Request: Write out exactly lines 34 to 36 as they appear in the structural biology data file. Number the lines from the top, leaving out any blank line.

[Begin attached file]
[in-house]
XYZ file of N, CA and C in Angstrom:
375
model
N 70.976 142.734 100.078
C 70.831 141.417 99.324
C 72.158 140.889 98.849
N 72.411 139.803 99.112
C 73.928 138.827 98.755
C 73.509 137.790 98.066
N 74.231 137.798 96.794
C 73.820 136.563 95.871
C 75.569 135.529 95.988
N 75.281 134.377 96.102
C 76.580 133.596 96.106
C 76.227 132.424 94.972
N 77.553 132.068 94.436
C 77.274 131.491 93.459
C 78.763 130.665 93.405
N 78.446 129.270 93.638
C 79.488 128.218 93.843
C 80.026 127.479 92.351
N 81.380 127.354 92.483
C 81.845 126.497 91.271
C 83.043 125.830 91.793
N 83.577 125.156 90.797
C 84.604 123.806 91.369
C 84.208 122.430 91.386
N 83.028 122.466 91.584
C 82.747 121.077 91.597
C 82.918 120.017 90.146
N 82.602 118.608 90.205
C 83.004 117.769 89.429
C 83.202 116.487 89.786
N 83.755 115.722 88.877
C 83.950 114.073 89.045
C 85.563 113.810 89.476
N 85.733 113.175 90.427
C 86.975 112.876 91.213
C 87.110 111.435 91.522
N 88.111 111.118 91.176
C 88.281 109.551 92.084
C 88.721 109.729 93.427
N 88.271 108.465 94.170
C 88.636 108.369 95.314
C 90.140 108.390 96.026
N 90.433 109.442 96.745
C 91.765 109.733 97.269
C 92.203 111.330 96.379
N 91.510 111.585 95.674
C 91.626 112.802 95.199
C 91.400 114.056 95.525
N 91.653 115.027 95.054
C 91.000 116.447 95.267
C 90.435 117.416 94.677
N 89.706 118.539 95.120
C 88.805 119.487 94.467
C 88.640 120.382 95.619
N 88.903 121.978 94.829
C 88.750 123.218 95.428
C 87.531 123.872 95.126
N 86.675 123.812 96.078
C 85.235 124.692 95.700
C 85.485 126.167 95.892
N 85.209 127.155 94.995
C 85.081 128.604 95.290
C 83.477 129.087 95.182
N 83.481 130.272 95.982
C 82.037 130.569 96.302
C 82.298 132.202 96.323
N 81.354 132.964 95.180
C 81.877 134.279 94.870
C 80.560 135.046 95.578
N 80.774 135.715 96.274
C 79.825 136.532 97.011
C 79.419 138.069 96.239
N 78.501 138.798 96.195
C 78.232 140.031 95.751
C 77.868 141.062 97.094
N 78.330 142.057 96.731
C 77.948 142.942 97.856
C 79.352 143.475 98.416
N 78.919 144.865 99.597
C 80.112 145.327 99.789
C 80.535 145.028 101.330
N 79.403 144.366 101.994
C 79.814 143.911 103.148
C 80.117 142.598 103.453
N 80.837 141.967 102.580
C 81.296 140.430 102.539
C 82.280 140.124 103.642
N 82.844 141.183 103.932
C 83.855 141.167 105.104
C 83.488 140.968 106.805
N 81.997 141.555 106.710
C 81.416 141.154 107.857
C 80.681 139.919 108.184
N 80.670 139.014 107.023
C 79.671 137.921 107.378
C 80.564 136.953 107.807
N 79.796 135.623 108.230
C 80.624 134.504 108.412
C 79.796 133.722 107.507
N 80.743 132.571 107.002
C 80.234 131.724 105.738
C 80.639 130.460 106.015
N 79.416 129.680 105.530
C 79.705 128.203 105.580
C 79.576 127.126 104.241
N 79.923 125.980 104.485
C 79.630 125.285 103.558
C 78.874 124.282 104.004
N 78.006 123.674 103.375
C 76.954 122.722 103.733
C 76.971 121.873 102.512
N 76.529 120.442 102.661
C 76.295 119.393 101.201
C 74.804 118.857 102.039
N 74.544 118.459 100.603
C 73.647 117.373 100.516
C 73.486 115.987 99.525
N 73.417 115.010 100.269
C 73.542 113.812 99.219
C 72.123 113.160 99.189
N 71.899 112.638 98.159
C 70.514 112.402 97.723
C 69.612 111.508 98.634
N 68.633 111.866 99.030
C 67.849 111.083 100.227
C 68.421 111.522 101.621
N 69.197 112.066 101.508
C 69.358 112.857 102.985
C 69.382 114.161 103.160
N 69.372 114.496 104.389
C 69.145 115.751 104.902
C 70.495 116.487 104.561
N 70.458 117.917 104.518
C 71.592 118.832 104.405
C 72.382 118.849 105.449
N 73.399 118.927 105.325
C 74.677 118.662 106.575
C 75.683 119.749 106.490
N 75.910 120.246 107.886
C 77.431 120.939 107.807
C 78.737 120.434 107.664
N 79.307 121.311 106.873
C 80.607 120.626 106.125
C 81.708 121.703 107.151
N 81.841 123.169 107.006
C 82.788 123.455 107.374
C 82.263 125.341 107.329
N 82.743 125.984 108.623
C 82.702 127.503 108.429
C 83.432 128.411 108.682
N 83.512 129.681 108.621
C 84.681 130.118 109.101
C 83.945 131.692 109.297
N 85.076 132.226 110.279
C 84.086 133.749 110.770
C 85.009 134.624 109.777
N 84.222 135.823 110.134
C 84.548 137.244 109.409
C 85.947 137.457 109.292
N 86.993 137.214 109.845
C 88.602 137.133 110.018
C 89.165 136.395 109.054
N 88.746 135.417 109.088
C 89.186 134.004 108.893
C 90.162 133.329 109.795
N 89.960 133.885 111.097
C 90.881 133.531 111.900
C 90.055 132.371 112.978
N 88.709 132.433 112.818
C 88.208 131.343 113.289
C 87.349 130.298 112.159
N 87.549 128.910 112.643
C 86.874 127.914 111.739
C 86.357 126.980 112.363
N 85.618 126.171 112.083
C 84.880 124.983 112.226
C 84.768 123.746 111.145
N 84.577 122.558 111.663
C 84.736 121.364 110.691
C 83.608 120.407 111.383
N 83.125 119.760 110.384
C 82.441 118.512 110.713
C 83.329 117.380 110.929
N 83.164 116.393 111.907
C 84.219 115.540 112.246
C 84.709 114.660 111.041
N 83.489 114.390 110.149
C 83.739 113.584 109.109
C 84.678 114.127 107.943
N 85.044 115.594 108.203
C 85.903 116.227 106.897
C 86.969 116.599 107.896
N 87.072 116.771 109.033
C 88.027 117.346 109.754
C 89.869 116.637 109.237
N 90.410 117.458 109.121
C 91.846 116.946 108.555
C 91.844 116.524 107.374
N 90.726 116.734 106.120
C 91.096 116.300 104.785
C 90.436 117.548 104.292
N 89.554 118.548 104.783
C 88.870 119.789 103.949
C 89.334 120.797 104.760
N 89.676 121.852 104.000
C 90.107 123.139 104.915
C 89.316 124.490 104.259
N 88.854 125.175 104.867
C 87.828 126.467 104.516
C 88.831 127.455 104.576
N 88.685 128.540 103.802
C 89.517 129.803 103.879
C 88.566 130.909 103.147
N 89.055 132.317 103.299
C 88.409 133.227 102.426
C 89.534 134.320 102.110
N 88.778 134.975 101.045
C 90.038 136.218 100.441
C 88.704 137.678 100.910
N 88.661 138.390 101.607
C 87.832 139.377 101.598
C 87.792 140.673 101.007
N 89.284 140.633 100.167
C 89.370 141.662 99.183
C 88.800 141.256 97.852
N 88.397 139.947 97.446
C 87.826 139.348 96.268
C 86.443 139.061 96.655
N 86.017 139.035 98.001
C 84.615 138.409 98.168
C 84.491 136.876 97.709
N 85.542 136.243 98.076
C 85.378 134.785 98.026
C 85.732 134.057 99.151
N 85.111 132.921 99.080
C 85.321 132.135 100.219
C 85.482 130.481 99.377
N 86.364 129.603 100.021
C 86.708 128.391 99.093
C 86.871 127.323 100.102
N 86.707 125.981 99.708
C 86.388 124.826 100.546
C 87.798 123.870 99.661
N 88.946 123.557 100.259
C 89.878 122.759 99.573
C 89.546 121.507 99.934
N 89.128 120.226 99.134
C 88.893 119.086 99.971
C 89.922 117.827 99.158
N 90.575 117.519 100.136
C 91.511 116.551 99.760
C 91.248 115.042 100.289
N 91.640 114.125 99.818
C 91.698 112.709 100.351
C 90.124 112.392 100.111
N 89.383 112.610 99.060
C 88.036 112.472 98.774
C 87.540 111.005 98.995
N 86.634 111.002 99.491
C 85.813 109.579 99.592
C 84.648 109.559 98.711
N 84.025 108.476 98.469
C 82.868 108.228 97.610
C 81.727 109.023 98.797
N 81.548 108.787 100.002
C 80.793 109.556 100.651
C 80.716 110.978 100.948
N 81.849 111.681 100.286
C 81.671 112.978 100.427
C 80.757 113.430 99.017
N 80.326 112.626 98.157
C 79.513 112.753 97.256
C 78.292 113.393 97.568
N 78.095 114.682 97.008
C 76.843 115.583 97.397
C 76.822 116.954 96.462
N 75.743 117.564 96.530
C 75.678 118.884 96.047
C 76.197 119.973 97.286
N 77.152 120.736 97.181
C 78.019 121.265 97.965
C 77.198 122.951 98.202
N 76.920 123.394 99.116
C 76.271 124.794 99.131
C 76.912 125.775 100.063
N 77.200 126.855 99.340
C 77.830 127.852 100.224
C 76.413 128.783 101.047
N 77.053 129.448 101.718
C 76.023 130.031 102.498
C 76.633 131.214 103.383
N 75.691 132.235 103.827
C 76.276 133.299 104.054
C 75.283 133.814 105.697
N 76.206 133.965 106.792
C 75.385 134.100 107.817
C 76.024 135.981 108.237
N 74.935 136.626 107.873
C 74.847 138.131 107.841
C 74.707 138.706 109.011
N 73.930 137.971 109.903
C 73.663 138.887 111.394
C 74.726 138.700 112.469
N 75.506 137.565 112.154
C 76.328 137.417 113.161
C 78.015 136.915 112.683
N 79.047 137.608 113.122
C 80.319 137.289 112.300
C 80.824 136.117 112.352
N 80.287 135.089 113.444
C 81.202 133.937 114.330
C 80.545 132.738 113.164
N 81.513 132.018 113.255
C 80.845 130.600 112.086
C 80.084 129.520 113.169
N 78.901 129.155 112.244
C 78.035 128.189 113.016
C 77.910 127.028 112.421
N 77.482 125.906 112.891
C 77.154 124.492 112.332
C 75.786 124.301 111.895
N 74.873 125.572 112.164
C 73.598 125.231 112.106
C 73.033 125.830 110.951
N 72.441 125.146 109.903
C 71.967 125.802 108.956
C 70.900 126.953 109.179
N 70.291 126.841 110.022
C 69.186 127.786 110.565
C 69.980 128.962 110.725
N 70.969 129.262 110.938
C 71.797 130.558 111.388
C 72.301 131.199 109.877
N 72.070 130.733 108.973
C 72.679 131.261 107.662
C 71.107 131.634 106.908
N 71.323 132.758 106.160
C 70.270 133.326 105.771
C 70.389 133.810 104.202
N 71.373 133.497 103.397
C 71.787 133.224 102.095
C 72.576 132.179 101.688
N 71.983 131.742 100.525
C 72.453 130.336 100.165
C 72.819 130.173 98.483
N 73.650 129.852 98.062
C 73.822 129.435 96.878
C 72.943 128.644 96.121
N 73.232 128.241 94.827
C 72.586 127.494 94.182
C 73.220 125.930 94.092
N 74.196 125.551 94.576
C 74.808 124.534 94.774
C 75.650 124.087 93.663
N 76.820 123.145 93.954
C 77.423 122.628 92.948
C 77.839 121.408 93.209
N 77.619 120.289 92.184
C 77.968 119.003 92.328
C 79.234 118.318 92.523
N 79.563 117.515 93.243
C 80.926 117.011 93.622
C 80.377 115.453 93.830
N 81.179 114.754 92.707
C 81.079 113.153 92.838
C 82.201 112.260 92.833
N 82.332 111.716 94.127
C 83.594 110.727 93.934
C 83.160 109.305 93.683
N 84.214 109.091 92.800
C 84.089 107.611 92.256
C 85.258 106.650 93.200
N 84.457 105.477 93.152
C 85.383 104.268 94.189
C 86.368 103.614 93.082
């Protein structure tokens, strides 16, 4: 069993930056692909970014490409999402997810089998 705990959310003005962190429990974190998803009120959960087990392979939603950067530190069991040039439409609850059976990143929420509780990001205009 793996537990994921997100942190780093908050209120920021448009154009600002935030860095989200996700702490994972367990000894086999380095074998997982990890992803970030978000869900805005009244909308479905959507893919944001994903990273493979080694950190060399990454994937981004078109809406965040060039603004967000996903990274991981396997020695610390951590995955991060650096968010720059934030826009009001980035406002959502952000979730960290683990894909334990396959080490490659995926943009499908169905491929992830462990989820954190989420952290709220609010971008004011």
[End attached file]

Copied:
C 83.202 116.487 89.786
N 83.755 115.722 88.877
C 83.950 114.073 89.045